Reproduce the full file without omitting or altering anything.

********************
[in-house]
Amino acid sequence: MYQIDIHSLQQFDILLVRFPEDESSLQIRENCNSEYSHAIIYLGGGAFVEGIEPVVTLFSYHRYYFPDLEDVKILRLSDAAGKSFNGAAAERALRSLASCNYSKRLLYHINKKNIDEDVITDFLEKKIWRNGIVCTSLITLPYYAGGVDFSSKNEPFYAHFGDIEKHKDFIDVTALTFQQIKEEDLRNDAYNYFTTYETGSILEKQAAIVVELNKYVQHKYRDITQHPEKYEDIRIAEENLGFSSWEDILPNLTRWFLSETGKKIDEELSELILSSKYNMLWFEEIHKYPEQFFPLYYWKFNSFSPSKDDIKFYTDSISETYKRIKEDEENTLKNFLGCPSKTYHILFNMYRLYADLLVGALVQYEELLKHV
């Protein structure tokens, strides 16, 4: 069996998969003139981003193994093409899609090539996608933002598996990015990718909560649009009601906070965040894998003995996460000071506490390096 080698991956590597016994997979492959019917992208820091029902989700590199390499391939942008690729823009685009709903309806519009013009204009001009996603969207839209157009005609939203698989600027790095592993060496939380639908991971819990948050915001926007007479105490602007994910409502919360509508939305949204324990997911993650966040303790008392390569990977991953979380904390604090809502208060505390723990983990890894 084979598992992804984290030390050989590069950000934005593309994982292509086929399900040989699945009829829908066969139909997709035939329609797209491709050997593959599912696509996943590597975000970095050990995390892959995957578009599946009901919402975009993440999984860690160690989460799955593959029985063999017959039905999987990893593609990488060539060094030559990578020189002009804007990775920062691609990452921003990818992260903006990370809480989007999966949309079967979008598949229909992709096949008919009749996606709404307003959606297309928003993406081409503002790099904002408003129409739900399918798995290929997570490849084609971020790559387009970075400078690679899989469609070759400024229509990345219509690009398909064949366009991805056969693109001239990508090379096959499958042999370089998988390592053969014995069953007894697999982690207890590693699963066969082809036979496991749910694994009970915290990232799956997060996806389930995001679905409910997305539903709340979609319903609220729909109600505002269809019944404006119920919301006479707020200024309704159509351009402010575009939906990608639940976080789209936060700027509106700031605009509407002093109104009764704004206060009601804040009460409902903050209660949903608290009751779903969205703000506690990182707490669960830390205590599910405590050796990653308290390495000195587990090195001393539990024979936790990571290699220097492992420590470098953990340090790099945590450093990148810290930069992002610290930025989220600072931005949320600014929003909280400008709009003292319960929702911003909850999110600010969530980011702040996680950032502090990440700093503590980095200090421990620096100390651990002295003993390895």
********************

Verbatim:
[in-house]
Amino acid sequence: MYQIDIHSLQQFDILLVRFPEDESSLQIRENCNSEYSHAIIYLGGGAFVEGIEPVVTLFSYHRYYFPDLEDVKILRLSDAAGKSFNGAAAERALRSLASCNYSKRLLYHINKKNIDEDVITDFLEKKIWRNGIVCTSLITLPYYAGGVDFSSKNEPFYAHFGDIEKHKDFIDVTALTFQQIKEEDLRNDAYNYFTTYETGSILEKQAAIVVELNKYVQHKYRDITQHPEKYEDIRIAEENLGFSSWEDILPNLTRWFLSETGKKIDEELSELILSSKYNMLWFEEIHKYPEQFFPLYYWKFNSFSPSKDDIKFYTDSISETYKRIKEDEENTLKNFLGCPSKTYHILFNMYRLYADLLVGALVQYEELLKHV
């Protein structure tokens, strides 16, 4: 069996998969003139981003193994093409899609090539996608933002598996990015990718909560649009009601906070965040894998003995996460000071506490390096 080698991956590597016994997979492959019917992208820091029902989700590199390499391939942008690729823009685009709903309806519009013009204009001009996603969207839209157009005609939203698989600027790095592993060496939380639908991971819990948050915001926007007479105490602007994910409502919360509508939305949204324990997911993650966040303790008392390569990977991953979380904390604090809502208060505390723990983990890894 084979598992992804984290030390050989590069950000934005593309994982292509086929399900040989699945009829829908066969139909997709035939329609797209491709050997593959599912696509996943590597975000970095050990995390892959995957578009599946009901919402975009993440999984860690160690989460799955593959029985063999017959039905999987990893593609990488060539060094030559990578020189002009804007990775920062691609990452921003990818992260903006990370809480989007999966949309079967979008598949229909992709096949008919009749996606709404307003959606297309928003993406081409503002790099904002408003129409739900399918798995290929997570490849084609971020790559387009970075400078690679899989469609070759400024229509990345219509690009398909064949366009991805056969693109001239990508090379096959499958042999370089998988390592053969014995069953007894697999982690207890590693699963066969082809036979496991749910694994009970915290990232799956997060996806389930995001679905409910997305539903709340979609319903609220729909109600505002269809019944404006119920919301006479707020200024309704159509351009402010575009939906990608639940976080789209936060700027509106700031605009509407002093109104009764704004206060009601804040009460409902903050209660949903608290009751779903969205703000506690990182707490669960830390205590599910405590050796990653308290390495000195587990090195001393539990024979936790990571290699220097492992420590470098953990340090790099945590450093990148810290930069992002610290930025989220600072931005949320600014929003909280400008709009003292319960929702911003909850999110600010969530980011702040996680950032502090990440700093503590980095200090421990620096100390651990002295003993390895």